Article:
Drugs are available for the treatment of IPF
Idiopathic pulmonary fibrosis (IPF) is a serious lung disease that primarily affects patients over the age of 50 and affects more men than women. While IPF is considered a rare disease – it affects approximately three million people worldwide – an ageing Asian population means that more and more men in Asia will be at risk of having IPF. Furthermore, with IPF being difficult to diagnose, those who have the condition could simply attribute it to signs of ‘growing old’. In conjunction with IPF World Week, Prof Philip Eng, Senior Consultant, Respiratory & ICU Medicine at Mount Elizabeth Medical Centre, Singapore recently spoke to Priyanka Bajpai of BioSpectrum Asia about the deadly disease and latest advancements in its treatments. Prof Eng has published more than 120 peer-reviewed articles and books. He also sits on several editorial boards such as the Singapore Allergy & Asthma Newsletter, MIMS Respiratory Guide and Journal of Bronchology.
Can you briefly explain what IPF is, and the symptoms and signs to look out for? How common is this condition?
Idiopathic pulmonary fibrosis (IPF) is a serious and life-threatening condition in which the lungs become thickened, stiff, and scarred over a period of time. The lungs then progressively lose their ability to take in and transfer oxygen into the bloodstream, decreasing the amount of oxygen, the lungs can supply to major organs of the body.
IPF affects approximately three million patients worldwide. There are no accurate statistics of prevalence of this disease in Singapore or most of Asia. Based on the estimated prevalence of 20 patients per 100,000 population from data from US and Europe, I would estimate there would be about 1,000 patients in Singapore. Symptoms of IPF include breathlessness, dry and persistent coughing which goes on for months. Clinical examination shows clubbing (widening and rounding) of the tips of fingers and toes. Sometimes weight loss occurs if the disease is severe. More than 80 per cent of IPF patients have a distinct crackling sound that a HCP may be able to hear by examination with a stethoscope.
What causes IPF?
IPF is defined as an idiopathic disease (i.e. of unknown cause). Before one makes the diagnosis of IPF, it is important to exclude certain other causes, for example environmental toxins, certain drugs and other connective tissue diseases like SLE.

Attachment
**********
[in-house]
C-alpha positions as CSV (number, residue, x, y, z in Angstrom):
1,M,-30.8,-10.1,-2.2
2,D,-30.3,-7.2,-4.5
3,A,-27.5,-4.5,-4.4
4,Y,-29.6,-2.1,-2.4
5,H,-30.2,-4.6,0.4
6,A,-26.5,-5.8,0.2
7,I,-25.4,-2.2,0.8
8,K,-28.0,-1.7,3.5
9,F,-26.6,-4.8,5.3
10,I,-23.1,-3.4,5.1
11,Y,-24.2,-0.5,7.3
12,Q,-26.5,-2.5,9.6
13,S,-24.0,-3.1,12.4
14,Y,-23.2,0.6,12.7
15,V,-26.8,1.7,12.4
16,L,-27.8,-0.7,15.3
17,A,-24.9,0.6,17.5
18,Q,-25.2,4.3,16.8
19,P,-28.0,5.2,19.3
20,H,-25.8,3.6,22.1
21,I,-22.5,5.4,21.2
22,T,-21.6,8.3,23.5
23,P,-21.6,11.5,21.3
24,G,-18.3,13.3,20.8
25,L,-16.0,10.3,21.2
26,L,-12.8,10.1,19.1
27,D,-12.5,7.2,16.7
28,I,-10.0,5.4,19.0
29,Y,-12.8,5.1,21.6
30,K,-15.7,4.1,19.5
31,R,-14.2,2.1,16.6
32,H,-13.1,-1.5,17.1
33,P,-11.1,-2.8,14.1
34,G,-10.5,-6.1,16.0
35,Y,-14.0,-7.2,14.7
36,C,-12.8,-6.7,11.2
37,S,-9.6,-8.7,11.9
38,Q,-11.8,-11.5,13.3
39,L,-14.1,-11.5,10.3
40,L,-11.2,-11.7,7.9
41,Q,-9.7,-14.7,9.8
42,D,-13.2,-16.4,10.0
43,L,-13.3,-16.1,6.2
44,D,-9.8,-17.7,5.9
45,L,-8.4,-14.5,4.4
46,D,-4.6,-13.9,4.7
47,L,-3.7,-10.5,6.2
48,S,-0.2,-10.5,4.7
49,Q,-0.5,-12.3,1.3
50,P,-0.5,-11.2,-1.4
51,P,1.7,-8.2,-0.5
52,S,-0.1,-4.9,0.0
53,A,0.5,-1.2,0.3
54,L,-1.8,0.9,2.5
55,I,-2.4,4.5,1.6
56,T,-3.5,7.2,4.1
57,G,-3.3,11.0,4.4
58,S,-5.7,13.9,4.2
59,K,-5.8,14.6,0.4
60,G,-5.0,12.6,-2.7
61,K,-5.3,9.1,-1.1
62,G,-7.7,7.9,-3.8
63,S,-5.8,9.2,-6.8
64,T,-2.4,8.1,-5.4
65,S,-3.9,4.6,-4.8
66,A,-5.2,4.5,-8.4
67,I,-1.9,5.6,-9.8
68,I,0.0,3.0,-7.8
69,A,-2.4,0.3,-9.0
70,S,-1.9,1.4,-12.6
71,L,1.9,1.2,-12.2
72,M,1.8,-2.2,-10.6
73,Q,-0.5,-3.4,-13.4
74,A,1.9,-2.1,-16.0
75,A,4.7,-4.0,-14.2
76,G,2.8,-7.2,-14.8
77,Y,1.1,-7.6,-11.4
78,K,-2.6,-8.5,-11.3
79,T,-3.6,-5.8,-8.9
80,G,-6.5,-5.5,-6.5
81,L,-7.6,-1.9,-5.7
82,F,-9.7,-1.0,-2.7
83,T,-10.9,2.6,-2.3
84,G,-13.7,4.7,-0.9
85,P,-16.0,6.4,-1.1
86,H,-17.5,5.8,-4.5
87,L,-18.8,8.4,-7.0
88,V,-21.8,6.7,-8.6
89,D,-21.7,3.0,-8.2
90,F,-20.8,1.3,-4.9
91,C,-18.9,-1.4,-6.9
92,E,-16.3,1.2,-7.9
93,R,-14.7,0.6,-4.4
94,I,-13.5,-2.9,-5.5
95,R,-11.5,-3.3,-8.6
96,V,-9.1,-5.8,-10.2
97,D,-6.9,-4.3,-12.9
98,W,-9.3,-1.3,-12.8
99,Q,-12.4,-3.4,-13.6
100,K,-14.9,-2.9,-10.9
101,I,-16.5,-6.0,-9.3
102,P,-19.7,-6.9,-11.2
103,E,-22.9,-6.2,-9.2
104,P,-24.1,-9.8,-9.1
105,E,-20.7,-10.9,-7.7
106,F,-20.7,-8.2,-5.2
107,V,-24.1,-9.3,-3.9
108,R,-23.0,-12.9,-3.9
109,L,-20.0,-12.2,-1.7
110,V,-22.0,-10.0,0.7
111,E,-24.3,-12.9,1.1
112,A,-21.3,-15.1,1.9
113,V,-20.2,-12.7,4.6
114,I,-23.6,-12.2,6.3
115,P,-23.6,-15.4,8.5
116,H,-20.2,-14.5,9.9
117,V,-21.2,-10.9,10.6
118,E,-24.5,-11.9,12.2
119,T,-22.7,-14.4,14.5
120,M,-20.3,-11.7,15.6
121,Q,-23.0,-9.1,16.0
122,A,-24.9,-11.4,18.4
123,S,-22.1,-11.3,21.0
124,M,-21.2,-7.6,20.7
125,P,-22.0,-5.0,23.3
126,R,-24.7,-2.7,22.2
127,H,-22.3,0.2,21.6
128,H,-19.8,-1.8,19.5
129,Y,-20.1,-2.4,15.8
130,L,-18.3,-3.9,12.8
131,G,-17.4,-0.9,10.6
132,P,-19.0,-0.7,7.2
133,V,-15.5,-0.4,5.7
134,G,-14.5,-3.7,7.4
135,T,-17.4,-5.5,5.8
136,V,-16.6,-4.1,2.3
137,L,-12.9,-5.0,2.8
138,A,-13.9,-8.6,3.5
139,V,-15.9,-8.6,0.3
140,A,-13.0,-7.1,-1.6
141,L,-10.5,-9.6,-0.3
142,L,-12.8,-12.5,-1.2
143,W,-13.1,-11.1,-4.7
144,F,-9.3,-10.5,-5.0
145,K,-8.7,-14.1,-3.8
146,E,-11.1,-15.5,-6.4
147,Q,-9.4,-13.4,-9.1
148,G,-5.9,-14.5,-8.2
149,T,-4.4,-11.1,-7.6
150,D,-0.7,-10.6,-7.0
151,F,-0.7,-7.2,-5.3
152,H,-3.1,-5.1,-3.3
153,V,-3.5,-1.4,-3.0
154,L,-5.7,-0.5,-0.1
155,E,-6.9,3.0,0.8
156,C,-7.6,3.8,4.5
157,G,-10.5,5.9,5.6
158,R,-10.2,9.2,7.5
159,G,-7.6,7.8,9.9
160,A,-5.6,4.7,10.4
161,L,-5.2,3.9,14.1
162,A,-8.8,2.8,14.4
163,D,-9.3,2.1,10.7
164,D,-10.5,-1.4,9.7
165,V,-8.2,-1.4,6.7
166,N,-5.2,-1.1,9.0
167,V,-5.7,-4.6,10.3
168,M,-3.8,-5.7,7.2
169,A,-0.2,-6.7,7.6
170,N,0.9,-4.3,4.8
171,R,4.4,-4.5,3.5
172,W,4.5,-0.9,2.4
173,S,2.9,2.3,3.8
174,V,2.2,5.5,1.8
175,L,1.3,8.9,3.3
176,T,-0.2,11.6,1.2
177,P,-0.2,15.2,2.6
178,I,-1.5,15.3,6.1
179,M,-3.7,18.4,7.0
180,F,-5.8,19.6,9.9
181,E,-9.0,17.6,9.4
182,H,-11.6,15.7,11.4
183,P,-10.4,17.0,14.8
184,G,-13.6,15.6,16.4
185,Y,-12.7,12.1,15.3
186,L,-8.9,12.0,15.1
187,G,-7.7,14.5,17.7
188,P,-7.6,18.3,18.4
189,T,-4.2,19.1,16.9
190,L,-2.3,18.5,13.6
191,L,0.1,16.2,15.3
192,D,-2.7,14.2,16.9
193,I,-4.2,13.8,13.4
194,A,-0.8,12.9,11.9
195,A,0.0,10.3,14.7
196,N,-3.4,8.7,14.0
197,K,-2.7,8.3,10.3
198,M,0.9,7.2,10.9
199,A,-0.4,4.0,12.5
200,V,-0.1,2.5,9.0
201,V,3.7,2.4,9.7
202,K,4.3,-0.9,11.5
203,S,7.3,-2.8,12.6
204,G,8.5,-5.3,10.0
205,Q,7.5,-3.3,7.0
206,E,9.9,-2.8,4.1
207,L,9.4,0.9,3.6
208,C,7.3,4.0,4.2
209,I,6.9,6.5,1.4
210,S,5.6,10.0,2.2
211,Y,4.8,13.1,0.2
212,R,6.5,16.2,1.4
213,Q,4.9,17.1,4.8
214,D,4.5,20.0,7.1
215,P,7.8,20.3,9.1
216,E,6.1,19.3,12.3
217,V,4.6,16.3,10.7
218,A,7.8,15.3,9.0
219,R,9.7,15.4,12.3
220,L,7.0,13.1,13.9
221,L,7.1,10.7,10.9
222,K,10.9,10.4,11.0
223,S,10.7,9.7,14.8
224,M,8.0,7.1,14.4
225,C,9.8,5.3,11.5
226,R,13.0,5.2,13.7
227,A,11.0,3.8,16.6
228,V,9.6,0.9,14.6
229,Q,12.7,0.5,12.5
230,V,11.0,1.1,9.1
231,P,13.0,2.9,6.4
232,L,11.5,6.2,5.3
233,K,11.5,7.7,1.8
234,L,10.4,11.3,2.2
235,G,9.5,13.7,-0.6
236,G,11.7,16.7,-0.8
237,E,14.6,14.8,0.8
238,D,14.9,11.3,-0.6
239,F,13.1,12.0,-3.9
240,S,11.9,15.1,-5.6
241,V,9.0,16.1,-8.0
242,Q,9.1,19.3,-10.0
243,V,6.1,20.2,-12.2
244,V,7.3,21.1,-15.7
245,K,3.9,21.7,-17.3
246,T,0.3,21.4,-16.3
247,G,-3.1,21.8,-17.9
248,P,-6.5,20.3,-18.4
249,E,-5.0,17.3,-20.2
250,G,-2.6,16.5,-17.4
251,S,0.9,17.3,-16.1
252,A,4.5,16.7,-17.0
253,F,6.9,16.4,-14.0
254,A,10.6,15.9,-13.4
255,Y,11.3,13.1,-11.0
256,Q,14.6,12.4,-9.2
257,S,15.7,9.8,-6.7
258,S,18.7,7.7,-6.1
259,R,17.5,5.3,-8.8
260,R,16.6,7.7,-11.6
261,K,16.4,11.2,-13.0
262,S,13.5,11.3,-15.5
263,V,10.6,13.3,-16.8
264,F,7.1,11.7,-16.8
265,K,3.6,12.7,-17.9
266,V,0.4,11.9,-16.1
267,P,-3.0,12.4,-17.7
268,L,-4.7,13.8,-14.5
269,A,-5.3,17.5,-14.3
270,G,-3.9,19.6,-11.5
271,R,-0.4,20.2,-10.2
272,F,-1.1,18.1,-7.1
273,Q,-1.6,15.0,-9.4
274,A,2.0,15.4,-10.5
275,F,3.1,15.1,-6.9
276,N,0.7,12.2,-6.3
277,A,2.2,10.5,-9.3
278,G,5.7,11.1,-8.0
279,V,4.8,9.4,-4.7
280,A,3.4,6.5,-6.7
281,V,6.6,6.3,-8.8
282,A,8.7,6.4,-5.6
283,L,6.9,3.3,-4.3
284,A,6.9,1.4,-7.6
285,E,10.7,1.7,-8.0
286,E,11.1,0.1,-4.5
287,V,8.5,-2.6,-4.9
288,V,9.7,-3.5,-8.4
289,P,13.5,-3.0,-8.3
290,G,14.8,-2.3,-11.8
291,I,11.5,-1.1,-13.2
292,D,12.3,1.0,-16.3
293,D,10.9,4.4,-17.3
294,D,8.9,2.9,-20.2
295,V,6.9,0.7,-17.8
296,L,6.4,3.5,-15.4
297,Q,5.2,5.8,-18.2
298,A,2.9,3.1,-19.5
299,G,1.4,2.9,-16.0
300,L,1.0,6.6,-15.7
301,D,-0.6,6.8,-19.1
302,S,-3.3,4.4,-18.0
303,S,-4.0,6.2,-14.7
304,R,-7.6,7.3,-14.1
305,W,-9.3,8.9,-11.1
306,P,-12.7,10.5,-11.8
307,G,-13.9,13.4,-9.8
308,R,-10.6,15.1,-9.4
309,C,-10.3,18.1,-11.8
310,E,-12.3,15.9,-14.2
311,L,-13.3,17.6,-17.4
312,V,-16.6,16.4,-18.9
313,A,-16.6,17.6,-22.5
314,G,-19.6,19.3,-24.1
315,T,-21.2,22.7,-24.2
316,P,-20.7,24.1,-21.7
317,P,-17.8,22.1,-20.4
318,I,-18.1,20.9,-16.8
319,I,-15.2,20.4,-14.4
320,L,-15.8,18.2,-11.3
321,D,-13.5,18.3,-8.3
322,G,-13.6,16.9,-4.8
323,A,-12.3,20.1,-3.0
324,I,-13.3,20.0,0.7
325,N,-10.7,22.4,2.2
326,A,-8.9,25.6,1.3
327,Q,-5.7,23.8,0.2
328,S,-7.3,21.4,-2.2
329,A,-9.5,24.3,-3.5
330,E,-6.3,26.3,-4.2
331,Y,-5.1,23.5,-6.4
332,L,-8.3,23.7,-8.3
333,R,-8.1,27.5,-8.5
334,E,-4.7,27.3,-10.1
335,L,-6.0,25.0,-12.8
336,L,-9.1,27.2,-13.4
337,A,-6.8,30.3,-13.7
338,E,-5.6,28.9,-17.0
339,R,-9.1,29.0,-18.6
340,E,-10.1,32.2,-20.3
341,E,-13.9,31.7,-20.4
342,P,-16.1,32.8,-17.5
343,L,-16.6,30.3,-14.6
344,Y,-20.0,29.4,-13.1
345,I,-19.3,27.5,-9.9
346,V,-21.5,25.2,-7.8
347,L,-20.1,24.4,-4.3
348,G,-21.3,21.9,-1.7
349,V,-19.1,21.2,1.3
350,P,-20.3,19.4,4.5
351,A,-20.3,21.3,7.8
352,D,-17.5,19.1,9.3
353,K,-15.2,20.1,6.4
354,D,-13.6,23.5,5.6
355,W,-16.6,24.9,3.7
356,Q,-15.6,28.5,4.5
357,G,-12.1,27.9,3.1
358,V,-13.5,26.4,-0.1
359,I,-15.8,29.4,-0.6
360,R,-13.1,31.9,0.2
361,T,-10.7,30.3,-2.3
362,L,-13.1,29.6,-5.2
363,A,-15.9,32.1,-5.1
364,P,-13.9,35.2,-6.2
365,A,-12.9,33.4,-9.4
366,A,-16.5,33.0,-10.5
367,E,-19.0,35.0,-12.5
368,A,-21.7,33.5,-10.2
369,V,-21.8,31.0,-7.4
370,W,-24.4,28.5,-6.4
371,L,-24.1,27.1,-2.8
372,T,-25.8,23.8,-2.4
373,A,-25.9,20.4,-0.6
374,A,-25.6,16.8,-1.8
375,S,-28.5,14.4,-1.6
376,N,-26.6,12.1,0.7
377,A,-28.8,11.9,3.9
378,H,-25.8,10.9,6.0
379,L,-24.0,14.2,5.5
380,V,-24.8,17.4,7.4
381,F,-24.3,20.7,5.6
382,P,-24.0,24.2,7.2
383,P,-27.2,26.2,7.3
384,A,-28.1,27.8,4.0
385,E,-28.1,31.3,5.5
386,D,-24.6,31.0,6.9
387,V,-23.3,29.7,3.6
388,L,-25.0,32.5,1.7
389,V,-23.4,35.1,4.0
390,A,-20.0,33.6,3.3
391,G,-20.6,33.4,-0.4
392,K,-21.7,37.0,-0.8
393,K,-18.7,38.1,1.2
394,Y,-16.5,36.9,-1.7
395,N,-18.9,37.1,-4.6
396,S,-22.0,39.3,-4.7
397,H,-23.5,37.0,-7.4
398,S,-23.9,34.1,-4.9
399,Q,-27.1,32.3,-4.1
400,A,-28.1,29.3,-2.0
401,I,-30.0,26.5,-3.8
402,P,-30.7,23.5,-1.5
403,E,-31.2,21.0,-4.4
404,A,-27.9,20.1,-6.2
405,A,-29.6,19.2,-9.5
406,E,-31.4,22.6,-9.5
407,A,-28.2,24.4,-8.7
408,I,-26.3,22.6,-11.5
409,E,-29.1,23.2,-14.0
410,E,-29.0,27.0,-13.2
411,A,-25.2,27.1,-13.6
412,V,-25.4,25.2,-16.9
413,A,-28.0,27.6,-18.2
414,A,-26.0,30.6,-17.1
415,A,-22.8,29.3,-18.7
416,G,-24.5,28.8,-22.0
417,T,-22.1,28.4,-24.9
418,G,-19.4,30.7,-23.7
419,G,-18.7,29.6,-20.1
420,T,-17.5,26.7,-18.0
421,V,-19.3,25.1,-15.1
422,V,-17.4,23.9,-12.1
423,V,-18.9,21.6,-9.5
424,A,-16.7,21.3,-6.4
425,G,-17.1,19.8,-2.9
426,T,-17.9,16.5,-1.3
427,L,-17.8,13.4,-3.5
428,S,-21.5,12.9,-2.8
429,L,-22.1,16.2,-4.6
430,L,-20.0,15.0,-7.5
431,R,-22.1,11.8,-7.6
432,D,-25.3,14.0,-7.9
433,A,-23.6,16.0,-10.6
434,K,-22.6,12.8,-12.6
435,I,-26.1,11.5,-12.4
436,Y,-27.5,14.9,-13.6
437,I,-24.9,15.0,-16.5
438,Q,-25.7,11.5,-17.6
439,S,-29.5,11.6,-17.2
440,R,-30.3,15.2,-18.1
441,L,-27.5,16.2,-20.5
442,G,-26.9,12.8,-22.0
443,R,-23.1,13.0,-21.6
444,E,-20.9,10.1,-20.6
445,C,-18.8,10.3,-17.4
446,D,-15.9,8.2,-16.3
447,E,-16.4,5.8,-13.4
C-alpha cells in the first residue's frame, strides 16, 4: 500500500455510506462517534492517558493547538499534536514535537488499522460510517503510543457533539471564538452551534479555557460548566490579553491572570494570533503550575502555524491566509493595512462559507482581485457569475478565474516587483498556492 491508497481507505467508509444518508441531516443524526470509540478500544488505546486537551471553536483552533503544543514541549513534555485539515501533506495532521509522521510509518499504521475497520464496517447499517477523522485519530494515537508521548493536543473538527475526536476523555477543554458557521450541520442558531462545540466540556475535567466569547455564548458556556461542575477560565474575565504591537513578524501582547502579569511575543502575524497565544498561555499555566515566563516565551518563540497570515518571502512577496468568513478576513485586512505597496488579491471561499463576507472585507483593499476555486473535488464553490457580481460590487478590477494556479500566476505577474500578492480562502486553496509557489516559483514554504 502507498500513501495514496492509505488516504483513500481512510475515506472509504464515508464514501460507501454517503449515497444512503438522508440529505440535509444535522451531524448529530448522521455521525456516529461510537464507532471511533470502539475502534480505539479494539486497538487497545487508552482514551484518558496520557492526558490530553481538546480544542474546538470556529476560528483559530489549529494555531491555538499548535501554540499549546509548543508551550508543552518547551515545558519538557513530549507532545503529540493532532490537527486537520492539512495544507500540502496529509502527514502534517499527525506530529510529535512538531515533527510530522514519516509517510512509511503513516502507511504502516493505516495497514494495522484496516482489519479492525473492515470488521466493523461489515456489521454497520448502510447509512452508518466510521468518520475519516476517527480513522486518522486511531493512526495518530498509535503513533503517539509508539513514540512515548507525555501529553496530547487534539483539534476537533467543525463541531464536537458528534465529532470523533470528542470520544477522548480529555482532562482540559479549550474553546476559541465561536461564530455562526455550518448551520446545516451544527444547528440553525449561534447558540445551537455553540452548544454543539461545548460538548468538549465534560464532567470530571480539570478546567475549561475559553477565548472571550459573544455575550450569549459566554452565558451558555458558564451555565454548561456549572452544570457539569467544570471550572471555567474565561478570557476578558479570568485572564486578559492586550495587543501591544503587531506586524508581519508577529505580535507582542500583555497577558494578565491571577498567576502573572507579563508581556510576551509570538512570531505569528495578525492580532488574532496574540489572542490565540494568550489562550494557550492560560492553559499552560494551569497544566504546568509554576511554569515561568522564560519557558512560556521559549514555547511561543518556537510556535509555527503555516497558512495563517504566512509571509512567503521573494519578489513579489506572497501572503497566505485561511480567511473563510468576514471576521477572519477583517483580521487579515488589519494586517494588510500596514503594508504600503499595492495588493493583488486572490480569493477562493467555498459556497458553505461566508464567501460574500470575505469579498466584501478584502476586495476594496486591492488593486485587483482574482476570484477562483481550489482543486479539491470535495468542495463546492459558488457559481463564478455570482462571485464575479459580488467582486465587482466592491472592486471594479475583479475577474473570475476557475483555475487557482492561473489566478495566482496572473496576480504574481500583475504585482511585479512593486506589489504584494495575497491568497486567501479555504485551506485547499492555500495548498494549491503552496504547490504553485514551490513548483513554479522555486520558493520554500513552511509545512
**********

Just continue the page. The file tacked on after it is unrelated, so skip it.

Who is more likely to be affected by IPF, and are there preventive measures that one can take?
IPF generally affects males over the age of 65. More than 70 per cent of patients with IPF are males and smokers or ex-smokers. A person suffering from gastroesophageal reflux disease (GERD) is at a higher risk of having IPF. Unfortunately, there is nothing one can do to prevent the disease. The important message is for one who has persistent symptoms like shortness of breath or cough to go for medical evaluation, rather than attribute it to the normal ageing process.
What is the treatment for IPF? Are there any recent new developments?
Generally, patients get progressively more short of breath with time and will need long-term oxygen in the long run. Once they are end stage, lung transplantation should be considered if the patient is fit. Two new drugs have been recently approved for the treatment of IPF – Pirfenidone and Nintenanib. Studies have shown them to be effective in slowing down the decline of lung function.
What is the general prognosis for IPF? Has it improved because of the advancements above?
Although survival rates vary by patient, median survival after IPF diagnosis is two to three years in many studies all over the world. It is too early to say if the new drugs will make a major impact in overall survival of these patients, although it is very promising.
Prof Philip Eng Senior Consultant, Respiratory & ICU Medicine at Mount Elizabeth Medical Centre, Singapore